Saturday, January 08, 2011

Girl Parts, by John M. Cusick

David Sun's parents are worried that he seems disassociated and anti-social, so they decide to get him a companion -- a girl robot named Rose who is programmed to be friendly and accommodating, and to teach him how to relate to others. David is actually something of a jerk and he's mostly interested in figuring out a way to break through Rose's "intimacy clock" (which predetermines how far he can get with her). What no one counts on is that Rose is a very special robot and, as she gains awareness of herself, she begins to see through the game she's been set up for.

Enter Charlie, a boy from the other side of the lake...and the tracks. He's everything that David isn't and offers Rose a chance at gaining agency and a sense of control. But there are forces that want to maintain things the way they are, and this story has tragedy written all over it.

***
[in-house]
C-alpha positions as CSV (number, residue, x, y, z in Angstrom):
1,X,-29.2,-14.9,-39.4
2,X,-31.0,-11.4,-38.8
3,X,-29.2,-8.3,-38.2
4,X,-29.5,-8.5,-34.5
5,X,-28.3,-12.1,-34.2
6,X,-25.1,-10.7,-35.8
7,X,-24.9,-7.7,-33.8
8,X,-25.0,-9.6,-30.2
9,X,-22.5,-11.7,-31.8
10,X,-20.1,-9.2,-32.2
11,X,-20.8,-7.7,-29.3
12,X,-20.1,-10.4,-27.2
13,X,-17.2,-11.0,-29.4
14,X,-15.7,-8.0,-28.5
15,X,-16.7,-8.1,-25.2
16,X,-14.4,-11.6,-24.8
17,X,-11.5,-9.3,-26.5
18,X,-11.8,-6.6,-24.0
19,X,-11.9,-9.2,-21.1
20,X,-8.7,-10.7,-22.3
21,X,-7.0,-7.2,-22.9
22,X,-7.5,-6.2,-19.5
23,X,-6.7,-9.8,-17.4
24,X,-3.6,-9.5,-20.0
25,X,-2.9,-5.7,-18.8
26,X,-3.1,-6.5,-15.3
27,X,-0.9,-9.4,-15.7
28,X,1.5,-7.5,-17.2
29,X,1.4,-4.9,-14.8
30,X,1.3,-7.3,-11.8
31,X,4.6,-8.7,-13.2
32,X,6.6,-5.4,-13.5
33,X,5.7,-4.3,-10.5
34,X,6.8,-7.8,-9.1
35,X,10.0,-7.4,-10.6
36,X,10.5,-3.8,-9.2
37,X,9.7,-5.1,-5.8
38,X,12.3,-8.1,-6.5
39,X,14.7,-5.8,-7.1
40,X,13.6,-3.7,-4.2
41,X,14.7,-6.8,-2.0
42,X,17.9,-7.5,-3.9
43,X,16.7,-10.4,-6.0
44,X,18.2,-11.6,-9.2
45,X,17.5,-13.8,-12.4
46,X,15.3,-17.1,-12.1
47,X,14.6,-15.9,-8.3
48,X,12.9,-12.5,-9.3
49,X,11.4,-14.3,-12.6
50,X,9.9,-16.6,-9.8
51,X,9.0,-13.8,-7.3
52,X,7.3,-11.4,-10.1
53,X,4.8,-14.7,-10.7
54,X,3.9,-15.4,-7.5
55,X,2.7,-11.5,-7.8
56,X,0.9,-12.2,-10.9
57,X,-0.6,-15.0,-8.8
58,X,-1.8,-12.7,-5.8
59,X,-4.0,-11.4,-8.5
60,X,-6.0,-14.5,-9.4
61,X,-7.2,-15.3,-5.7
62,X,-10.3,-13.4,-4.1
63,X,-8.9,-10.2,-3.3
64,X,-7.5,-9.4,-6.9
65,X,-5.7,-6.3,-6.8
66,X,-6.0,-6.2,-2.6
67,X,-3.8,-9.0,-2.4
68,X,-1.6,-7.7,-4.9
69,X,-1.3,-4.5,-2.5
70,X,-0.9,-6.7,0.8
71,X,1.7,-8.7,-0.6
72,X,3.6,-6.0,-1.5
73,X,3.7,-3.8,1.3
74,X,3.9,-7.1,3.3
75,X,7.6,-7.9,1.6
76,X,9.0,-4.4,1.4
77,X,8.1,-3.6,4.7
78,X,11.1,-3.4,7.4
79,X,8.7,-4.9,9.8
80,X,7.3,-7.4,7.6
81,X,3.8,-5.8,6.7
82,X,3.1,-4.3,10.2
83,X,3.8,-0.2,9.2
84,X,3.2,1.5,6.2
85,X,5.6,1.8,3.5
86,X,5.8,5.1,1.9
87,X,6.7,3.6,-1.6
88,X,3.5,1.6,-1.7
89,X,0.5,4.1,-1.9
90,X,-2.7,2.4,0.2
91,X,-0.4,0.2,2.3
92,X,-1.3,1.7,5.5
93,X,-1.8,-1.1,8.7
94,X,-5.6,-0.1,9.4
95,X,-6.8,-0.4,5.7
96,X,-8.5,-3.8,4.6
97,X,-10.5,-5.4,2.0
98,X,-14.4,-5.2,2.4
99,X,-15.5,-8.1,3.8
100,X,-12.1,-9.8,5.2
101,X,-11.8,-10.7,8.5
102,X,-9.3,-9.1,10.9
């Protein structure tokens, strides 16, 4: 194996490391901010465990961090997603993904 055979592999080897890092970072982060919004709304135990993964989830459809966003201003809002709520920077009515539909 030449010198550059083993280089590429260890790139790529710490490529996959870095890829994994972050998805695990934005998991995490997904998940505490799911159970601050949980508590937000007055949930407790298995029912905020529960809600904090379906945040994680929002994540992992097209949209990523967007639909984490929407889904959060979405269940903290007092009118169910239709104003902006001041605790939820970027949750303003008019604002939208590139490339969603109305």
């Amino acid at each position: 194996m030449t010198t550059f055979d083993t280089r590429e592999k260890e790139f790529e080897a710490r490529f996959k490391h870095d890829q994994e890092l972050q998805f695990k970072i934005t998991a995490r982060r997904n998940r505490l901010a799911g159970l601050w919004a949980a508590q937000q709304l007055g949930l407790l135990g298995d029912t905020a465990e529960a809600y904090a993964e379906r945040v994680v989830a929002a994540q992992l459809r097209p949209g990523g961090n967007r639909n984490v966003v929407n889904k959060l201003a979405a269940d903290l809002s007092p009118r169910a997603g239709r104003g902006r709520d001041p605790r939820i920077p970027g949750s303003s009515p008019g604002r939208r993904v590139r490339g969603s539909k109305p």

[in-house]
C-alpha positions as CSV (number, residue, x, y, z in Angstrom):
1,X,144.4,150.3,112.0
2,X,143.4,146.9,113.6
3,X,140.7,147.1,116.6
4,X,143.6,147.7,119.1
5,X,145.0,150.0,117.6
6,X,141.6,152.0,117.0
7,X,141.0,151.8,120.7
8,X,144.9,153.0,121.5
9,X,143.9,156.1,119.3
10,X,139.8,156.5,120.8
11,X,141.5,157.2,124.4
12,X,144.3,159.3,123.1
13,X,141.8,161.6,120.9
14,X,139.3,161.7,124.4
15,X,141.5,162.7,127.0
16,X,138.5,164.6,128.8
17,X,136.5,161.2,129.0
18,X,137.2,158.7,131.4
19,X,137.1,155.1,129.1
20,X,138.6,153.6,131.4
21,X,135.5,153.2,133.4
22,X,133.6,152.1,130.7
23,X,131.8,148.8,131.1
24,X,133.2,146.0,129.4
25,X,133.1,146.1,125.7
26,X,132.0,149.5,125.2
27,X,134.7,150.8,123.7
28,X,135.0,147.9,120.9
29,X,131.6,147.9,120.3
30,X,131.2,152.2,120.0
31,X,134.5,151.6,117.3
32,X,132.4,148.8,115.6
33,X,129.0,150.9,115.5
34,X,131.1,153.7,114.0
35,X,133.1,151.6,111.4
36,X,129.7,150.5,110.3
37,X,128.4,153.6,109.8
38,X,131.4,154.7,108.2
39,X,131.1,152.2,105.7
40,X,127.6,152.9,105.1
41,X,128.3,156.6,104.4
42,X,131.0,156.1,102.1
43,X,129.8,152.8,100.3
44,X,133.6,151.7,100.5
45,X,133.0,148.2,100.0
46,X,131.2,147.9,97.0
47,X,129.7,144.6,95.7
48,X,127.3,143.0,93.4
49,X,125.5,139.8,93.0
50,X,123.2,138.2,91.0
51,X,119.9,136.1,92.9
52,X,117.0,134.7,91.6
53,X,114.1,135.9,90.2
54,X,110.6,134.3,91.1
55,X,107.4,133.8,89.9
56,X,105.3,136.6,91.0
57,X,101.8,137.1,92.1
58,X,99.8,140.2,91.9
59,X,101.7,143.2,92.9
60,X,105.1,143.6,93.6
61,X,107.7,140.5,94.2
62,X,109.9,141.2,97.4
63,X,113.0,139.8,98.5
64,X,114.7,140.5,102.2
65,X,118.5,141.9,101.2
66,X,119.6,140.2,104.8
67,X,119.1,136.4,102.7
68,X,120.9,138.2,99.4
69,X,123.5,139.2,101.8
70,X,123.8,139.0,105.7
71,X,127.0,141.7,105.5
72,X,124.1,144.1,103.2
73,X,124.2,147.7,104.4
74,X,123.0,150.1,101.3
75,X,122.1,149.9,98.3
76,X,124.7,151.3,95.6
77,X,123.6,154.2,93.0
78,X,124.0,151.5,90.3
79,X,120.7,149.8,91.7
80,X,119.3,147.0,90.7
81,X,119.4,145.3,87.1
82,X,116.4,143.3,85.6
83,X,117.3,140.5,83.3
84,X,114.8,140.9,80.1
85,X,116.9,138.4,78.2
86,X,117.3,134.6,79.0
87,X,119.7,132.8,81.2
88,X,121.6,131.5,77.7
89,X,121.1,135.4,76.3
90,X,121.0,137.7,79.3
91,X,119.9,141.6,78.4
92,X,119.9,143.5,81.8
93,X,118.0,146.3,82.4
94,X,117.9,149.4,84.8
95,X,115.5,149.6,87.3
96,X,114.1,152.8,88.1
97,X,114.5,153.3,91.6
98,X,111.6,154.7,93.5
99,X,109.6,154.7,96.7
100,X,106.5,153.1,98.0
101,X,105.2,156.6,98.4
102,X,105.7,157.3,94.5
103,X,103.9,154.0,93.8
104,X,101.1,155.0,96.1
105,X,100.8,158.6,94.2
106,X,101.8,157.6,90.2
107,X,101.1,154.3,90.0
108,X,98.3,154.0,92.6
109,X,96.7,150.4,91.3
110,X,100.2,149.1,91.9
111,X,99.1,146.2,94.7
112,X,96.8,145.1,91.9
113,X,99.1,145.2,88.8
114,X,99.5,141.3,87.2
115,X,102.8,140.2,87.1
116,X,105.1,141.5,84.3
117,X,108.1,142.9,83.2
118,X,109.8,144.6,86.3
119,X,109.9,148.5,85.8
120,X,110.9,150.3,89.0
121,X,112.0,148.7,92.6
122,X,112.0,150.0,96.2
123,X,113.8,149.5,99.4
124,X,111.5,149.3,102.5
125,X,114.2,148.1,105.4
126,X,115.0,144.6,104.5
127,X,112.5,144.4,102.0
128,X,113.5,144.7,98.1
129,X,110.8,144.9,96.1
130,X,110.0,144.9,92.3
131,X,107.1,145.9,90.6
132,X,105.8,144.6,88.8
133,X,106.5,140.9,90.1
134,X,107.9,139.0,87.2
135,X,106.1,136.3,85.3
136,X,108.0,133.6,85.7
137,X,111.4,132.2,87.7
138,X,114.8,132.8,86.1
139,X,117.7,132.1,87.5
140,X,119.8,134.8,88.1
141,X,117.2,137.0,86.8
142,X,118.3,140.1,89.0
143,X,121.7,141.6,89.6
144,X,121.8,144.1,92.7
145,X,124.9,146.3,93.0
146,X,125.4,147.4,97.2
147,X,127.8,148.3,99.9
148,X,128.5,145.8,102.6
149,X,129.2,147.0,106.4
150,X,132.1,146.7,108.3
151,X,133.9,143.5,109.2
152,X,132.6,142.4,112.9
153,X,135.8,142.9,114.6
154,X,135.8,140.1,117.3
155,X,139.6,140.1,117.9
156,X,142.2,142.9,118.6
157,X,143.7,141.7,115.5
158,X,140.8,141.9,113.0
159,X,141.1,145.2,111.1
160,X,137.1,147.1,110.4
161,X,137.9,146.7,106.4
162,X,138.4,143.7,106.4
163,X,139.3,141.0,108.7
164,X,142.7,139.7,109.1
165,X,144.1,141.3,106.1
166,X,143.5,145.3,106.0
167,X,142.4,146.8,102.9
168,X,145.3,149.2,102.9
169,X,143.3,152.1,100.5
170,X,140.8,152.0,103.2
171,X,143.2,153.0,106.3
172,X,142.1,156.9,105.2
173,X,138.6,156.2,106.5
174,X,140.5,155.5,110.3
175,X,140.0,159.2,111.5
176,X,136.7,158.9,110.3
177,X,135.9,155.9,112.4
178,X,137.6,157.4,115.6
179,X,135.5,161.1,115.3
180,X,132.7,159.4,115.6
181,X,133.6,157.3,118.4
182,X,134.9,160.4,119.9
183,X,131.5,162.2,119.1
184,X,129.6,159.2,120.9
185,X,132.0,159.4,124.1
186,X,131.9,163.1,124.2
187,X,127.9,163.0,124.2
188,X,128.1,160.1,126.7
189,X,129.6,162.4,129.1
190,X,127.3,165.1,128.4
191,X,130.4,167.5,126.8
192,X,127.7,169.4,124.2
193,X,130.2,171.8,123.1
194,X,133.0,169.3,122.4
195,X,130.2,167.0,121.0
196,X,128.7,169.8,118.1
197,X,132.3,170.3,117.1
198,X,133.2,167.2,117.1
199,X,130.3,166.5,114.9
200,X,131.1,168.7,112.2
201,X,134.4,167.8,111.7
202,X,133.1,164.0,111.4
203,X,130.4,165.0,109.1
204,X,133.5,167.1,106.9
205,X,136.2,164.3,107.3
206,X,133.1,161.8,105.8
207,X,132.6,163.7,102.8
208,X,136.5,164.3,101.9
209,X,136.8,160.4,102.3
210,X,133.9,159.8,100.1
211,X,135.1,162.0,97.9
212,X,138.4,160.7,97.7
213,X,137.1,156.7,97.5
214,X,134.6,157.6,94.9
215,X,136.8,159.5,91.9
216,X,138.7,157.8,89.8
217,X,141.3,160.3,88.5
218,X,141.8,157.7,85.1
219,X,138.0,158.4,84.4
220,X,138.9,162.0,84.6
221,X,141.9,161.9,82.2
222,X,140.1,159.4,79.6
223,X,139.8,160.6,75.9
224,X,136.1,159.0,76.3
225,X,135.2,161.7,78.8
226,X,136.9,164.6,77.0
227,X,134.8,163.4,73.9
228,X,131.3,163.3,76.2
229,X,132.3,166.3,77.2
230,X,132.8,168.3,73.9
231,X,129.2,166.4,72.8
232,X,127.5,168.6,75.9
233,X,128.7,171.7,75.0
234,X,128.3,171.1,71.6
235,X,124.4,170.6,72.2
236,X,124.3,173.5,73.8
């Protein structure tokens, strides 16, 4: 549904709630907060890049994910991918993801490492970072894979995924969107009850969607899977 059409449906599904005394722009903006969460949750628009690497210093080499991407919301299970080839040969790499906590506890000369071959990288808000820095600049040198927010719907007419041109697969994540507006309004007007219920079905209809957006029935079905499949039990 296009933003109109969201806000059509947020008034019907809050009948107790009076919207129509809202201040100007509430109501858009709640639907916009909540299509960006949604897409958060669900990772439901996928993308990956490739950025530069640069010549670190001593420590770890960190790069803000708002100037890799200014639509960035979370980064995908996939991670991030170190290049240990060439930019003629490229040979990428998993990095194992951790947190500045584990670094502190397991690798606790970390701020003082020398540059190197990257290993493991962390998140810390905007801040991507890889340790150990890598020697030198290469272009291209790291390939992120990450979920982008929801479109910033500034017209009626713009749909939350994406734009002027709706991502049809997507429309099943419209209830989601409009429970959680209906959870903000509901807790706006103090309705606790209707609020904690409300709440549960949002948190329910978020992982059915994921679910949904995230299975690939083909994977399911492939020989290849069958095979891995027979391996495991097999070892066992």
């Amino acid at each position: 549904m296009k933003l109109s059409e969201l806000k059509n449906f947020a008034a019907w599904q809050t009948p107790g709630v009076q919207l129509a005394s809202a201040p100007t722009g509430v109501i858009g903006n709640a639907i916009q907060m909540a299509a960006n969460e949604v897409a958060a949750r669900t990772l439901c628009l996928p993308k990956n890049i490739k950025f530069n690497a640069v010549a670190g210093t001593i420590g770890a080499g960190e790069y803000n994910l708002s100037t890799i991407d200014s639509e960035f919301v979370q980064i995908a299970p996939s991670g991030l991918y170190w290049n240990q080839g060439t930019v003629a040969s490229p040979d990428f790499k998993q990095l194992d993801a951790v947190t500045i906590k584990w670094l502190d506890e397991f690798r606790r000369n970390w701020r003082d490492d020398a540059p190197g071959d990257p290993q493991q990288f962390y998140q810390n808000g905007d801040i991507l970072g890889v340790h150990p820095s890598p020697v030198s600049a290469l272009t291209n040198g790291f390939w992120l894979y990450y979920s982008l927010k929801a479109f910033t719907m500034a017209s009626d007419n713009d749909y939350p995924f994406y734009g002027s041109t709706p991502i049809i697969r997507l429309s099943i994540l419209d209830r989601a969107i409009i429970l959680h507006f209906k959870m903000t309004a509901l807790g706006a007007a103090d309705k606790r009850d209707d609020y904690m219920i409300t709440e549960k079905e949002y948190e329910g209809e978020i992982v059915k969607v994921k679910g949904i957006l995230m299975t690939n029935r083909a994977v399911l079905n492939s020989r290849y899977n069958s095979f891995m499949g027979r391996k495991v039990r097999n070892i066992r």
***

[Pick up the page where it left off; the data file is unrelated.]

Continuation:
Sort of a Short Circuit meets Better Off Dead (to use two 80s movies examples), Cusick (no relation to the actor) has taken science fiction and mixed it with guy stuff, mostly with an eye for what female readers will be interested in. The guys are sensitive and clueless, the girls desperate and frustrated, and the metaphors transparent. Cusick has a lot of fun things to say about interpersonal relationships, but he goes at it with a sledgehammer. Rose's struggles to get over the boy she was first programmed for, her longing to be like other (real) girls conflicted with her need to be herself, and her desire for agency will all ring true for readers, but it all seems terribly calculated. And that feeling of being set up left me feeling manipulated. Kudos for the creativity, but the polemics needed to be a bit less obvious.

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